They killed me on a Friday afternoon. Cut me down from among my brothers and sisters, dragged me through the forest and laughed together while silent snow fell over us. Their eyes gleamed above rosy cheeks as they sang songs celebrating my demise.
They thought I didn’t hear them. Little did they know that my kind’s awareness continues after we crash down. Our life force drains more slowly than theirs does, and it takes us a long while to die.
They strapped my body to the roof of their vehicle, a boxy contraption that spewed noxious fumes into the air behind us. The wind whipped me cruelly as they took me far from home and family, and their voices taunted with words I’d thought of myself in better days. Most beautiful in the forest. Perfect.
Not entirely perfect, as it turned out. They cut me again before I was able to stand in their home, shaving off a few more inches of my once-glorious height. I thought of the summers I spent growing strong from the soil and the rain, reaching ever higher toward the sunlight, drinking it in.
I wept where they cut me, but they didn’t notice. The littlest one squealed about sap on her mittens, and an older child told her not to be a dummy. Charming creatures, these.
They piled indignities upon me like I’d never imagined during my idyllic years in the forest. I was forced to stand in a token puddle of sterile, flavorless water, and they screwed metal spikes in to hold me upright. And then… and then came the macabre ritual of festooning my dying body with glittering baubles and twinkling lights, a mockery of the life that slowly drained from me.
The tall one hoisted the smallest up on his shoulder, and she crowned me with a golden star. At least, they called it a star, but it looked nothing like what I remembered from the night sky. Perhaps they killed this one and brought it indoors, like they did me. The littlest one declared me a Christmas miracle, and they all cheered.
For weeks I’ve stood here, a sentinel in the corner watching over their celebrations. For a time they exclaimed over my beauty and the exquisite scent that my dying body lent to the dry, too-hot air of their home. The smells of their cooking suffocated me, but one day they insisted on stringing their baked goods on me. The dog walked by and stole a few pieces off of the lower half, then crept out to the yard with them through his little door in the back. I assume this was out of some sort of primitive mammalian empathy. At least one creature in the house is capable of it.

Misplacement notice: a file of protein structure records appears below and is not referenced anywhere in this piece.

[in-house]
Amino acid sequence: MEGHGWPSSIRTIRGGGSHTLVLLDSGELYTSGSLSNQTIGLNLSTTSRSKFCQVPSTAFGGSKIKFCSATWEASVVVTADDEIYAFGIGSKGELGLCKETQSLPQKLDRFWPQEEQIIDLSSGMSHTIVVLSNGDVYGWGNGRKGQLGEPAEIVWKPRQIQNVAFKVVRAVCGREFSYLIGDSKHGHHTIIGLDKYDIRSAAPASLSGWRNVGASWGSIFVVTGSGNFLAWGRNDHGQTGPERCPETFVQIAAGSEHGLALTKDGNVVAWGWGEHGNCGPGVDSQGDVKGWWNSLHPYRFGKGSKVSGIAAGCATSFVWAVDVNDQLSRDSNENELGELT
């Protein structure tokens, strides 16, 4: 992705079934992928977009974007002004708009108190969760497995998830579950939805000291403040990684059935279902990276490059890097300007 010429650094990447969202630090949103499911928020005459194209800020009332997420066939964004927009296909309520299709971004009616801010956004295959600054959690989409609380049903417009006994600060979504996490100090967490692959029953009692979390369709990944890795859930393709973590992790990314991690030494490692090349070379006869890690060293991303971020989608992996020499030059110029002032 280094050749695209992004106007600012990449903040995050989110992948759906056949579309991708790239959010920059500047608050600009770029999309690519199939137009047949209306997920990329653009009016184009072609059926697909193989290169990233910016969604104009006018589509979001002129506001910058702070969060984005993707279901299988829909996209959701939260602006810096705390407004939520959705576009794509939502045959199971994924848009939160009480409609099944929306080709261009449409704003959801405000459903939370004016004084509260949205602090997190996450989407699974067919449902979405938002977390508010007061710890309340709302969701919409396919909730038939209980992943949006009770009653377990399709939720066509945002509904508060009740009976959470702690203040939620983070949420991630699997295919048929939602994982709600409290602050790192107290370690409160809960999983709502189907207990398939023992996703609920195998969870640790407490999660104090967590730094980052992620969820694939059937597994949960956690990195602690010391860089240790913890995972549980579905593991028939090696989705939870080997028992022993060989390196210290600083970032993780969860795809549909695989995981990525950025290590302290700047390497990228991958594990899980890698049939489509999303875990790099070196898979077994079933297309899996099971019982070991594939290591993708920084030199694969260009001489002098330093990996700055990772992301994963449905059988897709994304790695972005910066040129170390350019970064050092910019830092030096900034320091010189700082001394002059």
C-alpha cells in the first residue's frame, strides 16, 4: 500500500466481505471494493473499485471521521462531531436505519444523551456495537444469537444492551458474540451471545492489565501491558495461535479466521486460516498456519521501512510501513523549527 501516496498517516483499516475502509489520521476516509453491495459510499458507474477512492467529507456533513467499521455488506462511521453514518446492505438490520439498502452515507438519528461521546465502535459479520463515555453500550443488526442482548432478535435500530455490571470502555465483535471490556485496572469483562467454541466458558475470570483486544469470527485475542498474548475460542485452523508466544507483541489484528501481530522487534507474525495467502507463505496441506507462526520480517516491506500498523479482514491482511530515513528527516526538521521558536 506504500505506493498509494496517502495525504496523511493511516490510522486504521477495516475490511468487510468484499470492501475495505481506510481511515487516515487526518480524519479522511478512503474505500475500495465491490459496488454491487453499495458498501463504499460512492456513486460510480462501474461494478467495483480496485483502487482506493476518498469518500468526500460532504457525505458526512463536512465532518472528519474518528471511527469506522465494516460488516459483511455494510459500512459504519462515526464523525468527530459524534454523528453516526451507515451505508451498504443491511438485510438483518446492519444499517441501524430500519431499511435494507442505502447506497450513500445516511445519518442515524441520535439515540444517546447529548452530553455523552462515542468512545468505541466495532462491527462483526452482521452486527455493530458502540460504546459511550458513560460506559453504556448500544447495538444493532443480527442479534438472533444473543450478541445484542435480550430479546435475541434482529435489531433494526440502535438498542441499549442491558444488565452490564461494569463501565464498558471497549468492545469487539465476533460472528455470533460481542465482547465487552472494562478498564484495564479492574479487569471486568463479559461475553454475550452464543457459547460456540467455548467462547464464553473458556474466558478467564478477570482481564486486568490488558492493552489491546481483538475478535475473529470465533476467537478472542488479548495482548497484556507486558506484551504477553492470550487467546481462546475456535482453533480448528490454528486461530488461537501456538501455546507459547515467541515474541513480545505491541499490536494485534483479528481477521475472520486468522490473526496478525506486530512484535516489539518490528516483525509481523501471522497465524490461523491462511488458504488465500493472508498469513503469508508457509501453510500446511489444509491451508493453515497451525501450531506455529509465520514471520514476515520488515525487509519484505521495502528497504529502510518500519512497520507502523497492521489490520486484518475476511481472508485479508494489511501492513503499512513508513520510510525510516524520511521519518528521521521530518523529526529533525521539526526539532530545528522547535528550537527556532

Then they seemed to forget me for a time. They’d occasionally adjust their decorations, but for the most part it seemed I’d be left with whatever dignity I was still had, to die in peace.
But then the presents began to appear. Brightly wrapped offerings, laid one by one beneath me. Perhaps, I thought, they’d seen they error of their ways. Perhaps they knew it was too late to take back what they’d done, but they would try to honor me with gifts as I passed from the world.
But no. Seven days ago more gifts appeared, all in a rush. At least, I believe it was seven; I count by the sunrises and sunsets outside the window, but everything is becoming hazy as the life drains from me, and I can’t remember. My tormentors all woke early in the morning and exclaimed over the bounty, and then ripped into the gifts like crazed wolves, keeping all of the cheaply-manufactured bounty for themselves. The paper— which I soon realized was made from my deceased cousins— ended up in plastic bags, which they later tossed out the door, presumably never to be seen again.
Aah, it hurts me to think of it, now.
They stopped offering me water after the gift time. I’d thought their insistence on prolonging my suffering cruel, but found that I missed that small mercy when it was gone. Again they seemed to forget about me, except to “tsk” when I began to shed needles on their floor.
The decorations came off this afternoon, and those I will not miss. The dead star went into a box. I wonder how many slow and humiliating deaths it has presided over. My limbs grow stiff and heavy, but I am grateful to have them returned to something resembling their natural state.
I will never live again. Never grow. Never be as beautiful as I once was.
They spoke of taking me outside, dragging me to the woodlot behind their home. The idea of fresh air thrills me, but I don’t know that I can bear to be seen like this. I was once a proud tree, healthy and lovely. Now I am a husk, dried out and nearly dead, with strands of silver still clinging to my branches, a reminder of the mockery they made of me, of their punishment for my beauty.
Returning to a forest would be the final indignity, I think. Perhaps I have always been too vain. Perhaps I should welcome the opportunity to return to the Earth, to nourish new life in the spring, to die at last under the cold, beautiful gaze of the living stars I grew up with.
Or perhaps this tree doesn’t go down so easily. They’ve gone to bed now, all of them. The house is dark and quiet. Dark, save for a trio of candles they left burning on the table over there. If I could shift my weight, just a little, I could catch aflame. I could take this hall of tortures down with me, turn their dream-like holiday into a nightmare.
But I’m a tree. I can’t move.
Perhaps I’ll try. After all, they did say that Christmas is a time for magic and miracles.
One, two, three…
(I wrote this tonight, after taking the decorations off of the tree yesterday. Take from that what you will… or blame the painkillers I’m on. Wheee! For the record, I’m still Team Real Tree, but I might be more respectful next time. -KMS)
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